Civil Liberties and Constitutional Rights

U.S. National Archives / Ben Balter (background)

Too often, national security and personal liberties are portrayed as inversely related. This is simplistic, and also clearly wrong. After all, in the absence of security, it would be impossible to enjoy our freedoms at all. Nevertheless, some of the hardest national security choices are inevitably those that involve tradeoffs with civil liberties. The need to gather information on our enemies rubs up against expectations of privacy. The eroding line between war and law enforcement endangers principles of due process. And the need to keep secrets increasingly leads to tension with a robust free press.

 

Latest in Civil Liberties and Constitutional Rights

Civil Liberties and Constitutional Rights

Summary: Government’s Management of the Terrorist Screening Database Violates Citizens’ Constitutional Rights, Court Rules

On Sept. 4, the U.S. District Court for the Eastern District of Virginia issued a decision in Elhady v. Kable—a case that challenges how the federal government manages the Terrorist Screening Database (TSDB), colloquially known as the “watchlist.” Judge Anthony Trenga’s opinion granted the plaintiffs’ motion for summary judgment and found that U.S.

Documents

Procedures for Terrorist ‘Watchlist’ Unconstitutional, Court Rules

The U.S. District Court for the Eastern District of Virginia ruled that the federal government's Terrorist Screening Database program, commonly referred to as the terrorist "watchlist," does not provide "constitutionally adequate" process for Americans included in the database. The Court instructed both sides to submit briefs about what they each view as the appropriate relief. The ruling can be found here.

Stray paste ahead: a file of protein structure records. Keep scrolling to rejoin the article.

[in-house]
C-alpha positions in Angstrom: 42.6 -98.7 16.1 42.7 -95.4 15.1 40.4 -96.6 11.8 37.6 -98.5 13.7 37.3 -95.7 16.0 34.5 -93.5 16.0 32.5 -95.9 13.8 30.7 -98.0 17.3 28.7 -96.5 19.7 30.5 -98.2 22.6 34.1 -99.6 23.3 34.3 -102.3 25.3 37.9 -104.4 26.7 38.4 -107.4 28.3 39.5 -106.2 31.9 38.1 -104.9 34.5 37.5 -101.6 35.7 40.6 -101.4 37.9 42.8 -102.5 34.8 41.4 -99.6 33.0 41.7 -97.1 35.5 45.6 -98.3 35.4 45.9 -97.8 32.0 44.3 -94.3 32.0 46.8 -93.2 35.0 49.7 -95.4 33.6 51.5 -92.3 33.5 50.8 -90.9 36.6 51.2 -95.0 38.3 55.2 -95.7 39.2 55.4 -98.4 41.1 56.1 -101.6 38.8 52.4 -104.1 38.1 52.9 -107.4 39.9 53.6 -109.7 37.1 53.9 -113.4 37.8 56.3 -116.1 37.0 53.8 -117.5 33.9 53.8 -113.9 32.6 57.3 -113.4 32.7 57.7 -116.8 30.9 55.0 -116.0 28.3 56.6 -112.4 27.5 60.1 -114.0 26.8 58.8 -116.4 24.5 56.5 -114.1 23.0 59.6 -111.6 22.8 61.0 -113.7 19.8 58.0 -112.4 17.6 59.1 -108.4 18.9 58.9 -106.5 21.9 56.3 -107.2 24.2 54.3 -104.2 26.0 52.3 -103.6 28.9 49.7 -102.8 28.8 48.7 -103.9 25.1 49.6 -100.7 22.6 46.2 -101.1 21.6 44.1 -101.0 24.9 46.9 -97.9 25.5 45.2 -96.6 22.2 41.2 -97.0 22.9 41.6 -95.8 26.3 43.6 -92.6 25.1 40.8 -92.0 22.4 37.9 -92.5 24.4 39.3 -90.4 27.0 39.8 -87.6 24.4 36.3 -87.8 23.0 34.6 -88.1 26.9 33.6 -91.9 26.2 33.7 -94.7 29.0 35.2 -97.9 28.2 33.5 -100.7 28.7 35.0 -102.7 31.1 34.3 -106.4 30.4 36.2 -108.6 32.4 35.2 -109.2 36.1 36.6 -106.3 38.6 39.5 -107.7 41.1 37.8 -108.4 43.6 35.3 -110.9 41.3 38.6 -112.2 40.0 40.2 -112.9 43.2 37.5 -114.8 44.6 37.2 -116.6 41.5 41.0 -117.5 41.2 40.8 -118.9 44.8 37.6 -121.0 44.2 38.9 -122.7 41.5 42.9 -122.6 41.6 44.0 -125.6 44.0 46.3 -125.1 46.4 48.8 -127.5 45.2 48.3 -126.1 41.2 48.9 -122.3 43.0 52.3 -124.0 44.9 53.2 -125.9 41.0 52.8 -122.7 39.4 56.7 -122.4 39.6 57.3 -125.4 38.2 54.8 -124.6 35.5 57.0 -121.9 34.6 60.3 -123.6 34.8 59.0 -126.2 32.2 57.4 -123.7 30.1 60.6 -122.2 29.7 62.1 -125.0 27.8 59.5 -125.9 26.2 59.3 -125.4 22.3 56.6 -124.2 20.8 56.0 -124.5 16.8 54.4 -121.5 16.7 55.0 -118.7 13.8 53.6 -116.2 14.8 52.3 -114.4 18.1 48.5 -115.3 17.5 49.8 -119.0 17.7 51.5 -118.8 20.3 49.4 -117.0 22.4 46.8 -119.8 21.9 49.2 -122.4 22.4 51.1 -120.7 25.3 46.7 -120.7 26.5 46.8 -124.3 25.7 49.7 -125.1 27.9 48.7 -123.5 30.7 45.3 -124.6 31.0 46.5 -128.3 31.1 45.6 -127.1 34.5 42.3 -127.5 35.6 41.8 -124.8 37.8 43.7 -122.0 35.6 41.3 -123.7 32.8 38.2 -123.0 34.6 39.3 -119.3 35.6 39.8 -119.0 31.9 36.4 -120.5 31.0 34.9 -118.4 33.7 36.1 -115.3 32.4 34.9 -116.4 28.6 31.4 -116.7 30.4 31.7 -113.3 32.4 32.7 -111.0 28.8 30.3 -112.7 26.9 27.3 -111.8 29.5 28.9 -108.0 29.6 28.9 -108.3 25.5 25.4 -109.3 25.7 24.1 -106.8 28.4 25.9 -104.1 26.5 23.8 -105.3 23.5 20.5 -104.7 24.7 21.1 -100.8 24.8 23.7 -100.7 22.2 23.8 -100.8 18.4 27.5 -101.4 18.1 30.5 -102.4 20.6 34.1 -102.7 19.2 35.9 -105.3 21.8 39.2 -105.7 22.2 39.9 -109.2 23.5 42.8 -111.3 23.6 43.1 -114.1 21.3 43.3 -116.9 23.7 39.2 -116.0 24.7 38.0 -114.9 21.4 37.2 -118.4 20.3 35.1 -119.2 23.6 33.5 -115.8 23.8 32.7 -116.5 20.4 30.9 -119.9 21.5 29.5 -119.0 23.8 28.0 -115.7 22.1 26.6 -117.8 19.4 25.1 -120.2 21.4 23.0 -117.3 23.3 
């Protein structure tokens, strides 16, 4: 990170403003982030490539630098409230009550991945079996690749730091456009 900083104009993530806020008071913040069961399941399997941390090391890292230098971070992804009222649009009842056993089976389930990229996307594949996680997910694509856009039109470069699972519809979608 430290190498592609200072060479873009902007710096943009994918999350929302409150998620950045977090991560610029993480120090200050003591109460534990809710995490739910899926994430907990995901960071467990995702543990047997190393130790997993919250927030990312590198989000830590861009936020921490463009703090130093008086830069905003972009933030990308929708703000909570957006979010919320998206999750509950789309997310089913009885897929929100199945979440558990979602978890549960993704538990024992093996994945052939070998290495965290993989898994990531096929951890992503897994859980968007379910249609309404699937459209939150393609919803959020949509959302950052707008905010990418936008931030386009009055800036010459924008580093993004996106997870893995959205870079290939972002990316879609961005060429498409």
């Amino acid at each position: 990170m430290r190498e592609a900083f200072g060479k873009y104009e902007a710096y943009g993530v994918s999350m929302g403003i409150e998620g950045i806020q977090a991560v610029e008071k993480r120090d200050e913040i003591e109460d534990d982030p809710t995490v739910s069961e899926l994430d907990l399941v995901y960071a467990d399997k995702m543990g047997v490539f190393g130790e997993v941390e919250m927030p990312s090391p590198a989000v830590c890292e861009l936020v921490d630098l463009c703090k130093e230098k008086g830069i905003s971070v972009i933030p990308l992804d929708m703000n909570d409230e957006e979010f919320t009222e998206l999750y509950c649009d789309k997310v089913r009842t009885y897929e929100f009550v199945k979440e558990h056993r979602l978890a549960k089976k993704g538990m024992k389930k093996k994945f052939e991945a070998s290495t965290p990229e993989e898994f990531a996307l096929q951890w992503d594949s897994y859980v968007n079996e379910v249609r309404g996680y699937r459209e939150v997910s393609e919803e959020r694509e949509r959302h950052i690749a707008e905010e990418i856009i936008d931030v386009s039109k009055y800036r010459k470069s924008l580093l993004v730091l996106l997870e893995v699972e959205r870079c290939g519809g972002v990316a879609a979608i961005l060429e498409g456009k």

Foreign Sovereign Immunities Act

Personal Jurisdiction Over Foreign States and State-Owned Enterprises

Conventional wisdom and many lower court cases hold that foreign states are not entitled to constitutionally based personal jurisdiction protections in federal courts because they are not “persons” protected by the Fifth Amendment. That reasoning is incorrect as a matter of constitutional text and history, and it leads to poor results as a matter of policy for reasons explored at length in a forthcoming article and summarized here.

Intelligence Oversight

In Praise of Alex Joel

It’s recently been announced that Alex Joel, who has served as the civil liberties protection officer in the Office of the Director of National Intelligence (ODNI) for 14 years, is leaving the ODNI. I had the privilege of working closely with Alex, and learning from him, during some turbulent times for the intelligence community. At a time when the intelligence community is under attack, it is appropriate to honor Alex as an exemplar of the dedicated public servants who work in U.S. intelligence agencies.

Civil Liberties and Constitutional Rights

The Role of Deference in Adjudicating the Military Transgender Policy, DACA and the Census

On March 9, the U.S. Court of Appeals for the D.C. Circuit issued two concurring opinions in an earlier per curiam ruling that had vacated a district court injunction against the military’s restrictions on service of transgender persons. As Judge Robert Wilkins’s concurrence observed, neither the D.C.

Civil Liberties and Constitutional Rights

New York Lawsuit Challenges Replacement of Immigration Court Hearings with Video Technology

In the latest salvo in a long debate over the use of video teleconferencing (VTC) technology in immigration courts, several legal aid organizations filed a class-action lawsuit on Feb. 12 in New York challenging the U.S. Immigration and Customs Enforcement (ICE) practice of denying in-person hearings to immigrants.

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